Brennan: Journey of a lifetime

By Tom Brennan

Fifty years ago today my wife and I were nearing the end of the journey of a lifetime. We were in Montana and headed north toward the southern end of the Alaska Highway.

We had left Massachusetts on July 5, driven south to visit my folks in Hampton, Virginia, and then taken a scenic route westward across the country. I was driving a four-wheel drive International Travelall and we were towing a houseboat on wheels — a contraption that had no springs. The wheels hung down beneath it when it was in the water.

I had a job waiting at The Anchorage Times. My bride Marnie and I had both been reporters at The Worcester Telegram in Massachusetts and decided to take a look at Alaska before we settled down. The Times then had a policy against hiring both husbands and wives but they dropped that policy as soon as they met Marnie. She became The Times ombudsman columnist.

The Alaska Highway turned out to be an incredible journey of its own. At that time it included 1,200 miles of unpaved road from Dawson Creek, British Columbia, to the Alaska border at Tok. There was little traffic on the highway, which was a good thing since it was a very dusty drive. And since our houseboat had no springs it shook unmercifully and rattled our entire rig — the car, our teeth and everything else.

When we stopped for our first rest on the Alaska Highway I started to climb into the houseboat to make myself a sandwich. Marnie stopped me and said: “You might want to stay outside and eat lunch under a tree.”

Oh, oh. I climbed into the houseboat and found that the highway shaking had knocked every drawer out of the cabinets, dumping all of our belongings on the floor; a jar of honey had broken in a cabinet and was seeping down the wall, and a bag of flour had burst on the floor. I had a case of beer stored on the floor of the houseboat; it had shaken so much that all the beer squirted out under the bottle caps. And everything was covered with dust.

Because of the shaking we couldn’t drive faster than 15 miles an hour. We wound up spending eight days on the Alaska Highway. By the time we reached Tok we were two weary travelers.

We settled the boat at a trailer park in Anchorage and I reported for work at The Anchorage Times on August 7, 1967. When I found my way into the newsroom on the paper’s Fourth Avenue office I must have looked confused. “Can I help you,” one reporter asked, identifying himself as Bob Miller. I explained that I was the new guy from Massachusetts and was looking for Bill Tobin, the managing editor. Bob pointed to Bill Tobin’s office and said: “Welcome to Alaska.” Bob is still a close friend today though he has been living in Colorado for years.

(Bill Tobin later became a close friend as well, especially after he hired me to be an editor and columnist at The Voice of The Times in 2000. That was a dream retirement job so I couldn’t resist. I had to take a pay cut to accept it, but I quickly laid off all my public relations clients (at that time I was running an agency) and signed on to work with Bill Tobin, Paul Jenkins and Jan Singyke at the VOT.)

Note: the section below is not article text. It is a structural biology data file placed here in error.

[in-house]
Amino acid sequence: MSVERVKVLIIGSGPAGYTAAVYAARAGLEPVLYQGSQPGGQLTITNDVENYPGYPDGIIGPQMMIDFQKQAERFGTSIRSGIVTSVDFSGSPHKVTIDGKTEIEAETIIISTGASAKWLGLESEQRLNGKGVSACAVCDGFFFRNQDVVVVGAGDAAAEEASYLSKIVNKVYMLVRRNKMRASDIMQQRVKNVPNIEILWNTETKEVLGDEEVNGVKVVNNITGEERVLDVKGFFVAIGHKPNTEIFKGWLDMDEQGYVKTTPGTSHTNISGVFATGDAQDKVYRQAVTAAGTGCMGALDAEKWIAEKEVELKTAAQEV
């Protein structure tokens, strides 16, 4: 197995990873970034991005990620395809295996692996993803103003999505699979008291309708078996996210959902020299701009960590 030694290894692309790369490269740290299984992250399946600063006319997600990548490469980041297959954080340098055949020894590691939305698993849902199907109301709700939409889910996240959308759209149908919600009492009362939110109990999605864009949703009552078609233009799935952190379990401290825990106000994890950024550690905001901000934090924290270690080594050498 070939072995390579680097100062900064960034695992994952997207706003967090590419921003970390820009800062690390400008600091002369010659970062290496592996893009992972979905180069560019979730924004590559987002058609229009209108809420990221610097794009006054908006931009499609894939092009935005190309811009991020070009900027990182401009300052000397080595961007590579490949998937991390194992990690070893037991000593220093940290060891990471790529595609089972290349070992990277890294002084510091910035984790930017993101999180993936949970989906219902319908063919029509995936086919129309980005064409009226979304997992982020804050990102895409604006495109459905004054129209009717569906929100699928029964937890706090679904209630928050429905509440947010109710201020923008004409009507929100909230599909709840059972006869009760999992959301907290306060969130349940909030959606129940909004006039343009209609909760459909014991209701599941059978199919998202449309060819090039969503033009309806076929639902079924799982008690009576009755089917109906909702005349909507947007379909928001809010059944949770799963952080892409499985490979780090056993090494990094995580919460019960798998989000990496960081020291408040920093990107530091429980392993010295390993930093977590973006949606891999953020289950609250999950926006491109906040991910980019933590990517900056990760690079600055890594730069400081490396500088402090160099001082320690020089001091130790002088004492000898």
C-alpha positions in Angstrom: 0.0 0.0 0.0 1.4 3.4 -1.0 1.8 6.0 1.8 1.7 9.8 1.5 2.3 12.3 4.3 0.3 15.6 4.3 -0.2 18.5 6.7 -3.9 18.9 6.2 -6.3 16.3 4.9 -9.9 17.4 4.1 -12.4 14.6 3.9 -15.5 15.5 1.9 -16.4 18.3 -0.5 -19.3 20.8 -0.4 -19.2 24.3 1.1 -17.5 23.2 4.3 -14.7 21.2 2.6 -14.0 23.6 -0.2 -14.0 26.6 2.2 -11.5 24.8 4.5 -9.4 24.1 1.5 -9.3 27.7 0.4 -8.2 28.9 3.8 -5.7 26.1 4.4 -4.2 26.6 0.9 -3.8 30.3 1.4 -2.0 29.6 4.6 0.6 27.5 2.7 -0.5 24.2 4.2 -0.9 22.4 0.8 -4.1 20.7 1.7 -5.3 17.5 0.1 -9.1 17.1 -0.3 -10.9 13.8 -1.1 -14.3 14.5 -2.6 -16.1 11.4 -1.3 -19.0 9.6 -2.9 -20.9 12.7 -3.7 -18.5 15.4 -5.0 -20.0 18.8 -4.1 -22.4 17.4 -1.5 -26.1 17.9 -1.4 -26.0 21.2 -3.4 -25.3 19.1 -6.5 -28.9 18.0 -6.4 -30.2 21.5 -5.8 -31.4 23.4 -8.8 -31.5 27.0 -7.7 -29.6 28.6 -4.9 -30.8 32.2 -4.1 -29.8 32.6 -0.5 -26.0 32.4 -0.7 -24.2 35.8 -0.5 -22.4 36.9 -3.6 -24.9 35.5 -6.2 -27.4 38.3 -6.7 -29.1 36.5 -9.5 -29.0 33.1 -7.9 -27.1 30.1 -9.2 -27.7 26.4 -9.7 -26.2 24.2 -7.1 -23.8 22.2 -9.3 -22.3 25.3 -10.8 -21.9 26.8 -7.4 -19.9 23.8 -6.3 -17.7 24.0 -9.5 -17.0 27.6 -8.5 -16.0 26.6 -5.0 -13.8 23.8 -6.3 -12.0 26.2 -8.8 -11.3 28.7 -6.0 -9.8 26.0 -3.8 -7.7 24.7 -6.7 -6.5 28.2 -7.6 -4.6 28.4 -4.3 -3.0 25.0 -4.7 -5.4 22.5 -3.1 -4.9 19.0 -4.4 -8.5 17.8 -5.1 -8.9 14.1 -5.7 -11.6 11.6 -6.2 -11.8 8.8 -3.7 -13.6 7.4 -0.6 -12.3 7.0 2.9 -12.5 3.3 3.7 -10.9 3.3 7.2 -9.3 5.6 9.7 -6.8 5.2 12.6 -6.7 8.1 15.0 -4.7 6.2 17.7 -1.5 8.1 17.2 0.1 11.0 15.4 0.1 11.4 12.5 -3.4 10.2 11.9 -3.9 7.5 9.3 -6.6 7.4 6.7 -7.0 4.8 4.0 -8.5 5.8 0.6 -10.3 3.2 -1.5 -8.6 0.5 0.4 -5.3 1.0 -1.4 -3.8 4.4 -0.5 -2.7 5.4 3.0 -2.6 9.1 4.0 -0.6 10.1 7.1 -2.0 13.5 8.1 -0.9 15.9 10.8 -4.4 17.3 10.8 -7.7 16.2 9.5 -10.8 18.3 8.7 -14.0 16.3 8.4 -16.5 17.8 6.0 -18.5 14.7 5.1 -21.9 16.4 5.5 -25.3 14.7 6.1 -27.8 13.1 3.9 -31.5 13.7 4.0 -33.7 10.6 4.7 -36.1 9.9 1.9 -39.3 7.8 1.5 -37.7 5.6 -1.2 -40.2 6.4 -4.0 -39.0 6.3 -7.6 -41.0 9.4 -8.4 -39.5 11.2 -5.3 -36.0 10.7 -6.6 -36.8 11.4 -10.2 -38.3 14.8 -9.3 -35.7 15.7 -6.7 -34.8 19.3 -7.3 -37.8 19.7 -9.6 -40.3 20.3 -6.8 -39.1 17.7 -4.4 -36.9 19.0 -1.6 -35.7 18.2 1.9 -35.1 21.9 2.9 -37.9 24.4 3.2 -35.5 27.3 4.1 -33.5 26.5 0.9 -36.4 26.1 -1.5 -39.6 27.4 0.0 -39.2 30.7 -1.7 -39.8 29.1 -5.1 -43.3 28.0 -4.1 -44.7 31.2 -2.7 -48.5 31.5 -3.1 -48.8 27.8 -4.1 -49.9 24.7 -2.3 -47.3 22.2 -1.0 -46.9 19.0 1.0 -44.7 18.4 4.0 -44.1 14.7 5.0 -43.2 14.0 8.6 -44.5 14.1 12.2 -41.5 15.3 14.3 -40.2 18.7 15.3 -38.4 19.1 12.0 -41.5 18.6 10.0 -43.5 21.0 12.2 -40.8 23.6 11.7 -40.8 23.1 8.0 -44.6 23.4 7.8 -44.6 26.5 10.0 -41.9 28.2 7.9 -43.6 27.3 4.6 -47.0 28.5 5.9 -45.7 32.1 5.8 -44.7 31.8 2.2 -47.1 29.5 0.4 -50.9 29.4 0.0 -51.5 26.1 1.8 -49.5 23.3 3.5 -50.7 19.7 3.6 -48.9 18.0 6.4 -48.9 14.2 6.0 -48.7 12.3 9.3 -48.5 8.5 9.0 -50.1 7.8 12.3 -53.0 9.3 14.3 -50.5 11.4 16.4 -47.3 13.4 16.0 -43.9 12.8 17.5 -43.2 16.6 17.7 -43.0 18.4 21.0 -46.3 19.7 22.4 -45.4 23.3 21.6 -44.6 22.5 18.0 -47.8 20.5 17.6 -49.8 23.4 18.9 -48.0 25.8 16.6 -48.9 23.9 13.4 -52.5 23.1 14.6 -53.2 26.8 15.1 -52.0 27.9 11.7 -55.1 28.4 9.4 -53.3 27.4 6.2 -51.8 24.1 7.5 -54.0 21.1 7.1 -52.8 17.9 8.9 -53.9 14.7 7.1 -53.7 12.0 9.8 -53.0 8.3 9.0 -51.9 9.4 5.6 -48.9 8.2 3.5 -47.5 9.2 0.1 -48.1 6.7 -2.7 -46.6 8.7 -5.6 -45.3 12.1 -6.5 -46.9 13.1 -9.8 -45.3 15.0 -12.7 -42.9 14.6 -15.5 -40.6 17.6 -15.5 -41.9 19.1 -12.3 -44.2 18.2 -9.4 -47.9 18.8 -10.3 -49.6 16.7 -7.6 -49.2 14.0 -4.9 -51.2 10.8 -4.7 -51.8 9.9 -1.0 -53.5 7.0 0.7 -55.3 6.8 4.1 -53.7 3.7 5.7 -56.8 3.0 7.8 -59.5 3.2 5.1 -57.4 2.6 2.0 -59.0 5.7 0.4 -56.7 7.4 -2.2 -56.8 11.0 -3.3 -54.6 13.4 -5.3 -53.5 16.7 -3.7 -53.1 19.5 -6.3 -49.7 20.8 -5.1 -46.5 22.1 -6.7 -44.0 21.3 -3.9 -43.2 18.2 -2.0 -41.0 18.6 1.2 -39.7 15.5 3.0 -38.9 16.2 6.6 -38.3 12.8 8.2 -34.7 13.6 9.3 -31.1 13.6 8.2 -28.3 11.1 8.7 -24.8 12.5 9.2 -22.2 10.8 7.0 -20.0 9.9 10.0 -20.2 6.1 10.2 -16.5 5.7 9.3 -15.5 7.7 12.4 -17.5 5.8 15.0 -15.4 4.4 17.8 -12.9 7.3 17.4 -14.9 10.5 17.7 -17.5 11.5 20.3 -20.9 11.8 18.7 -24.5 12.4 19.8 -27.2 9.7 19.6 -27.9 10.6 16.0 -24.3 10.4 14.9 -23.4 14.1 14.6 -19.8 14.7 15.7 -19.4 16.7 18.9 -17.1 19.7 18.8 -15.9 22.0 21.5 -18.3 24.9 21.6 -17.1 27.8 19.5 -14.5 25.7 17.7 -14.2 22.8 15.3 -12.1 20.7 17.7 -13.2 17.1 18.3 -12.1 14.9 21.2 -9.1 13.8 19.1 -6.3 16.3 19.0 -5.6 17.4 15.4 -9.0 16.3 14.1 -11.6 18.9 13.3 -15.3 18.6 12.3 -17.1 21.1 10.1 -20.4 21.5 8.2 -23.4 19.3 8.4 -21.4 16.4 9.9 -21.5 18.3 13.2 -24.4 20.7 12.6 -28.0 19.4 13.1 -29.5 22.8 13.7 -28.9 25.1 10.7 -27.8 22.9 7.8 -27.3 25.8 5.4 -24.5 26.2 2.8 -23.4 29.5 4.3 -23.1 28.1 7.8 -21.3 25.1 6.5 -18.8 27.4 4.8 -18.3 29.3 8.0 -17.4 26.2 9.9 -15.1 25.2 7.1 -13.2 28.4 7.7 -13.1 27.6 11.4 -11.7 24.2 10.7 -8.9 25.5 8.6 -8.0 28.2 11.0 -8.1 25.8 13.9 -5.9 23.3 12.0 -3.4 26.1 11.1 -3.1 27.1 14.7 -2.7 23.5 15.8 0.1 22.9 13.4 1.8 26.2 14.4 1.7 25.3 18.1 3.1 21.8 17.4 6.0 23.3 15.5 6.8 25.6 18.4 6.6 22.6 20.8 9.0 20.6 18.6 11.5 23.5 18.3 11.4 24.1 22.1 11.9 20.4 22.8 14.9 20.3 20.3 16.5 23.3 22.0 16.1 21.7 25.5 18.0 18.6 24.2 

In December of 1967, The Times’ oil beat reporter, Ot Hampton, wrote a small piece saying that bush pilots were reporting that Richfield Oil Corp. was flaring gas at its drill site at the mouth of the Sagavanirktok River on Alaska’s North Slope. A few months later the company announced that the well had made a major discovery in a well named Prudhoe Bay State Number 1, which had tapped the largest oil field ever discovered in North America.

That proved to be the well that opened a brand new future for Alaska. And a few months after that the company announced that it was going to build an 800-mile-long pipeline, 48 inches in diameter, from Prudhoe Bay to a terminal to be built in Valdez.

Since the pipeline was to be built across hundreds of miles of wilderness, the environmental community came unglued and launched a campaign to block construction of the pipeline. Ultimately they lost and construction began in 1974. The pipeline started up on June 20, 1977 and the first oil reached Valdez on July 28, 40 years ago last Friday.

By that time I was launched on another career, in public relations. ARCO’s Alaska division then reported to the company’s office in Dallas, Texas, which was four time zones away from Anchorage. The four-hour time difference and the huge cultural gap made it difficult for the company to manage its public relations from Dallas.

I was hired to be public relations manager and had a staff that included Mike Webb as community relations director, and Rebecca Parker as public relations representative. Mike later went to work for the state and Becky is now general manager of the Anchorage Senior Activity Center. I’ve lost track of Mike Webb but Becky is still one of our closest friends. I am a member of her board of directors.

The last 50 years have been a very exciting time for Marnie and I. Besides having adventure-filled careers, and my writing five books, we raised two fine sons and have four grandchildren, three boys and a beautiful girl.

We knew when we left Massachusetts that we were beginning a grand adventure. Alaska has proved to be just that and I’m very glad we came.

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